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Discussion in 'Ammunition & Reloading' started by savage1r, Mar 18, 2014.
I like to call it the 310 Redout:
What 200gr bullet is that?
NOE 311365 198gr SP GC.
You mean the .300 Redoubt?
Also, if you just want heavy .311 dia bullets, these are common for the .303 brit (same bore dia)
I also missed the load data section, however that looks like a short-grained powder like 4895 or varget. What I would suggest is trying IMR3031, as it tends to be more elastic in it's performance (it has a wider performance curve than 4895 or varget).
I've done quite a bit of this type of work in the past, typically what I will do is calculate the gas port pressure with quick-load, and then on changing the bullet, try to find something that has the characteristics I want (same gas port pressure) with a heavier bullet/slower powder combo. This is usually successful in at least putting me in the same parking lot.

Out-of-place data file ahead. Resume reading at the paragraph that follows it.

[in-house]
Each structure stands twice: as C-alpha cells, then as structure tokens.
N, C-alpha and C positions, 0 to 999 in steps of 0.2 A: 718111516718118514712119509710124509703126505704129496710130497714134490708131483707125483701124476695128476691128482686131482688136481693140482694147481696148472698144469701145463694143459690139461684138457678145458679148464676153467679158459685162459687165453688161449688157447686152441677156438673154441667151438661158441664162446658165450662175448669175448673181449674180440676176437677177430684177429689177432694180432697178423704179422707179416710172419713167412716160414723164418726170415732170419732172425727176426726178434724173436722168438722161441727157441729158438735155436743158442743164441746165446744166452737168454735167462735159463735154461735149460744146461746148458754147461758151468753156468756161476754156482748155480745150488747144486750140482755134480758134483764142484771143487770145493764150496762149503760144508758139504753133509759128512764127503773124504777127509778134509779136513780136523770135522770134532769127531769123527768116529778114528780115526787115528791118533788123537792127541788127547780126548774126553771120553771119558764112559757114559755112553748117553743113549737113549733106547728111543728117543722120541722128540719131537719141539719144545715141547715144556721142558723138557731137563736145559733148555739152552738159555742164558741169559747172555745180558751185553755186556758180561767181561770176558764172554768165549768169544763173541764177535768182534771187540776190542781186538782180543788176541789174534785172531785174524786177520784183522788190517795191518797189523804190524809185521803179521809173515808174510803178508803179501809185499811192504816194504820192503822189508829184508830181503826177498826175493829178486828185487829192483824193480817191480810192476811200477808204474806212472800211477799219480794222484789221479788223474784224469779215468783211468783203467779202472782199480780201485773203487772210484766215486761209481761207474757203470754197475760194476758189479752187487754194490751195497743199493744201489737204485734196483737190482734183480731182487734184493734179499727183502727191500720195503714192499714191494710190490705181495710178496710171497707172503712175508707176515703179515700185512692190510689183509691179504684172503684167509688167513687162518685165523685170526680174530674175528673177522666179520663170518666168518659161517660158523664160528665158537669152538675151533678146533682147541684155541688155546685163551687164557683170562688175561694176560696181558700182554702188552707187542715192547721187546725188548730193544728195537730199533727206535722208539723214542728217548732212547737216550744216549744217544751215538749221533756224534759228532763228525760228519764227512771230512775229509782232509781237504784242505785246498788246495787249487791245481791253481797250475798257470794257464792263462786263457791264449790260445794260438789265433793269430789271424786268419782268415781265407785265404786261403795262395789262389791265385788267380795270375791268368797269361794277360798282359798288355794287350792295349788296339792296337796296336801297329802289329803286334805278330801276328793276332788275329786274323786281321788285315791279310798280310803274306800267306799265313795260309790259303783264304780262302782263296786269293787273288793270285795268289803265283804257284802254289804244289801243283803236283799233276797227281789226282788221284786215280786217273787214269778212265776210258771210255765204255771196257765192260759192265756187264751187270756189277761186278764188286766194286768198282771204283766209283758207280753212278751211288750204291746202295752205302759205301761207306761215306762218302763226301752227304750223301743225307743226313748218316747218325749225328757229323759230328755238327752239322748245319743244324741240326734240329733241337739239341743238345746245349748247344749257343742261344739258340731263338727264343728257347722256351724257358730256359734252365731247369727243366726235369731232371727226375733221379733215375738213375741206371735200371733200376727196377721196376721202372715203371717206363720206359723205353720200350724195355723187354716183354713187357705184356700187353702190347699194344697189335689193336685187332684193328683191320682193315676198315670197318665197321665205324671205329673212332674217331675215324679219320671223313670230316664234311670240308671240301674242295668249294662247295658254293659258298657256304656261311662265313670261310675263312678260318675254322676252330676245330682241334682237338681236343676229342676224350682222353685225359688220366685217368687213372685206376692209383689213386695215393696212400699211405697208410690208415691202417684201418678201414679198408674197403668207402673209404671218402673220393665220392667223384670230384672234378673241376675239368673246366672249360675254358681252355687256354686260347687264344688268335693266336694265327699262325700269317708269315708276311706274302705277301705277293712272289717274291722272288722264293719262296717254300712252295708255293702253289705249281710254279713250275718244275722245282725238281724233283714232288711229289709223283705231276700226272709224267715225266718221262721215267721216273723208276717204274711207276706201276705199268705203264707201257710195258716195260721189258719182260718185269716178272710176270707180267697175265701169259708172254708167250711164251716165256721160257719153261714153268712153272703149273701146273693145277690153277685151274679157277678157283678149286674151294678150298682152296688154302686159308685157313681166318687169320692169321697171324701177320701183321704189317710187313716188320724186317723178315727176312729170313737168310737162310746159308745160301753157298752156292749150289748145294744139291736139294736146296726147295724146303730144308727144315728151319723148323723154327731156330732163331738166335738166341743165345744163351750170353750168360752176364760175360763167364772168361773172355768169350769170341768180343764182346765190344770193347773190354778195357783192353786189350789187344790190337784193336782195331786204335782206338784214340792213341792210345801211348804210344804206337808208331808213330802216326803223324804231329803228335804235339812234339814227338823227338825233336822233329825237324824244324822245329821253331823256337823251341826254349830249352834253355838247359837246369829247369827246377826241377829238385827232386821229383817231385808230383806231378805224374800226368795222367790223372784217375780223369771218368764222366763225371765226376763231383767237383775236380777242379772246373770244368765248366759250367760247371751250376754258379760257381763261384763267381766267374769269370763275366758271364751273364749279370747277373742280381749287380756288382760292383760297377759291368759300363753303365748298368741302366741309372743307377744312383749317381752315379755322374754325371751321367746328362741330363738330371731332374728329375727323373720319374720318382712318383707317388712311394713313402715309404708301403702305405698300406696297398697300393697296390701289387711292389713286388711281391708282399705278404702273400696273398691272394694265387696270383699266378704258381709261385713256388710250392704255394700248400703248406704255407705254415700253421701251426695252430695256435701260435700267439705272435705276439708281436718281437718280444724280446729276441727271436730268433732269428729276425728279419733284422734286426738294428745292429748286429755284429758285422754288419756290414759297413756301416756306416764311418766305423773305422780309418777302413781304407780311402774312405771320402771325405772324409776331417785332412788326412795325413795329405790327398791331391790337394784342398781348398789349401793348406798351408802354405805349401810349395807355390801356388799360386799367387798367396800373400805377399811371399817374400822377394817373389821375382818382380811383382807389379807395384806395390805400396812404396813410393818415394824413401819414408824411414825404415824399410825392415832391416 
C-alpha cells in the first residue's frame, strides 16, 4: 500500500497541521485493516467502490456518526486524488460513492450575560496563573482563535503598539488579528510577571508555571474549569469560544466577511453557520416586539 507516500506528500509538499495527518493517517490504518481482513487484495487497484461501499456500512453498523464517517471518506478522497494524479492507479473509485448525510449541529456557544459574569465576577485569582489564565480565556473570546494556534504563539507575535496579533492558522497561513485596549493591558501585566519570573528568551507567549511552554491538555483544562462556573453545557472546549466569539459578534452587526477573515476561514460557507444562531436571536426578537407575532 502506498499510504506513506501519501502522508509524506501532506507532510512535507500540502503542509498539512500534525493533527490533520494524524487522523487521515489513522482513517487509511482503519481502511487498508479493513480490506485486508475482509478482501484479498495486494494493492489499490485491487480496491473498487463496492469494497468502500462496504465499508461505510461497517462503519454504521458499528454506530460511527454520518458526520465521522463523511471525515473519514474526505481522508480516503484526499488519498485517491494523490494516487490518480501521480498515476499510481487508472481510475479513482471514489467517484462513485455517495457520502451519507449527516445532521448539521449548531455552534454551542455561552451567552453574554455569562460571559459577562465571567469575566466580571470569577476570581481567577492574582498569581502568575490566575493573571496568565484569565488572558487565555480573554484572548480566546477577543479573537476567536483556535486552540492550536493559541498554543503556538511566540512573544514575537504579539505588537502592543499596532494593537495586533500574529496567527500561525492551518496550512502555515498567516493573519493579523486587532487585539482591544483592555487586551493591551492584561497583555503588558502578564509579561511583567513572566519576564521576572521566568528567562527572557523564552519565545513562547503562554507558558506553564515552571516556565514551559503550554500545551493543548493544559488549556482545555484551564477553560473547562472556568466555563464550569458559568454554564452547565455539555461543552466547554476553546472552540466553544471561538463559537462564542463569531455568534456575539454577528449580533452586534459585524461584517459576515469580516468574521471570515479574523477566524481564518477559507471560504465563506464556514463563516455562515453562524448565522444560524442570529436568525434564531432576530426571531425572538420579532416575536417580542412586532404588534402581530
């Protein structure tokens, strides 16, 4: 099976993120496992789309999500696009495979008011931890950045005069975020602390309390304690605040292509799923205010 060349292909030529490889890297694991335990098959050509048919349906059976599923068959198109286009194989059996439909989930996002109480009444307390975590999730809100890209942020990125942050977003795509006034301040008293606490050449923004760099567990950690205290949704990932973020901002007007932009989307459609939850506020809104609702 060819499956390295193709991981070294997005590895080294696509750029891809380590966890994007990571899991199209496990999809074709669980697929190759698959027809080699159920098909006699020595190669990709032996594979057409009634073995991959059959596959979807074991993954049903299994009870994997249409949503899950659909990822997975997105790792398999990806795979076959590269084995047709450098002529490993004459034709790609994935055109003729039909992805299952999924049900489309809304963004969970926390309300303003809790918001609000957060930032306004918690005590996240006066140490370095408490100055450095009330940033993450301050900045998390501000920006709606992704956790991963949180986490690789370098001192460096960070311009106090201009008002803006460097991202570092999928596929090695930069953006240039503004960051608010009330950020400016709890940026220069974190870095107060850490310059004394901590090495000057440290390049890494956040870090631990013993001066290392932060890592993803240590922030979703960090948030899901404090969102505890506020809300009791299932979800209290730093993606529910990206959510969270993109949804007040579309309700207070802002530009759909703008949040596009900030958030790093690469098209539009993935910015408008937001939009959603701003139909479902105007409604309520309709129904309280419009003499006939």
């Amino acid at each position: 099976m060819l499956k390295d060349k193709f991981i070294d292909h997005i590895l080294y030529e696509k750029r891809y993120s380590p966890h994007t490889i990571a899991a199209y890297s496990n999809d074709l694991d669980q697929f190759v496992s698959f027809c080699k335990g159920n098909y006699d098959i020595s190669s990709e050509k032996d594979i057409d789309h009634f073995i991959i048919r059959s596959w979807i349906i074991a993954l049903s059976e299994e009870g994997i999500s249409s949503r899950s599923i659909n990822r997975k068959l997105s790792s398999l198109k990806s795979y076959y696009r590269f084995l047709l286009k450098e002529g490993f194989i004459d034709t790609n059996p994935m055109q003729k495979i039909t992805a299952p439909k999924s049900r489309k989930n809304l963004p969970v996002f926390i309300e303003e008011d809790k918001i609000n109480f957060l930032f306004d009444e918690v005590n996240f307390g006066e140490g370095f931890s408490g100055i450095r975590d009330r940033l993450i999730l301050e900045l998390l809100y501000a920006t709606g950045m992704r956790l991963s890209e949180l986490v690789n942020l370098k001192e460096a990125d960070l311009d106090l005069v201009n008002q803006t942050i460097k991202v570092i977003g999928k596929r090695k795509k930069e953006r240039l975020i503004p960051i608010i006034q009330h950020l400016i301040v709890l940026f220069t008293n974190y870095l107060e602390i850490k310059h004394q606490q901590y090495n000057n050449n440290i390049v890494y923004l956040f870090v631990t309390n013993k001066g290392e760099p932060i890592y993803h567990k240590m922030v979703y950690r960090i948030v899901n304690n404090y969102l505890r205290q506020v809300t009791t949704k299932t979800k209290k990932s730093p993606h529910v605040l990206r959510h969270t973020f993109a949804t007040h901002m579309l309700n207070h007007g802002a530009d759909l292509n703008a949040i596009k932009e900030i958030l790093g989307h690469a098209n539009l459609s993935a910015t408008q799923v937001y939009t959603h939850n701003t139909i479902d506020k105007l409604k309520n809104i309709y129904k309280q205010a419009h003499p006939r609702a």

I should mention: when loading cast bullets, you need to bell the case mouth, otherwise they strip.
Good deal. That caliber is about a natural for a gas checked heavier than normal lead slug that'll operate a self loader.
I've done the same thing in 30-06 and .308 for years but not for semi auto.. from paper patched Lyman #2 alloy to heat treated linotype (heavy slugs from 1000-2600+ fps).. it's fun.
Also, like AM said, I can see in the video (cool video by the way) that you are not belling the case mouths enough so that they'll accept the slugs without shearing the sides of the bullet. A Lyman M die or Lee universal flaring die would certainly help.
What people can do with paper patching blows me away, I never thought someone could get a lead alloy going that fast without breaking up, so kudos to you! Yeah, I was made aware of a few fixes and last night I just did another round of 20 and I used a set of needle nosed pliers to bell the case opening and the rounds slid in like buttah.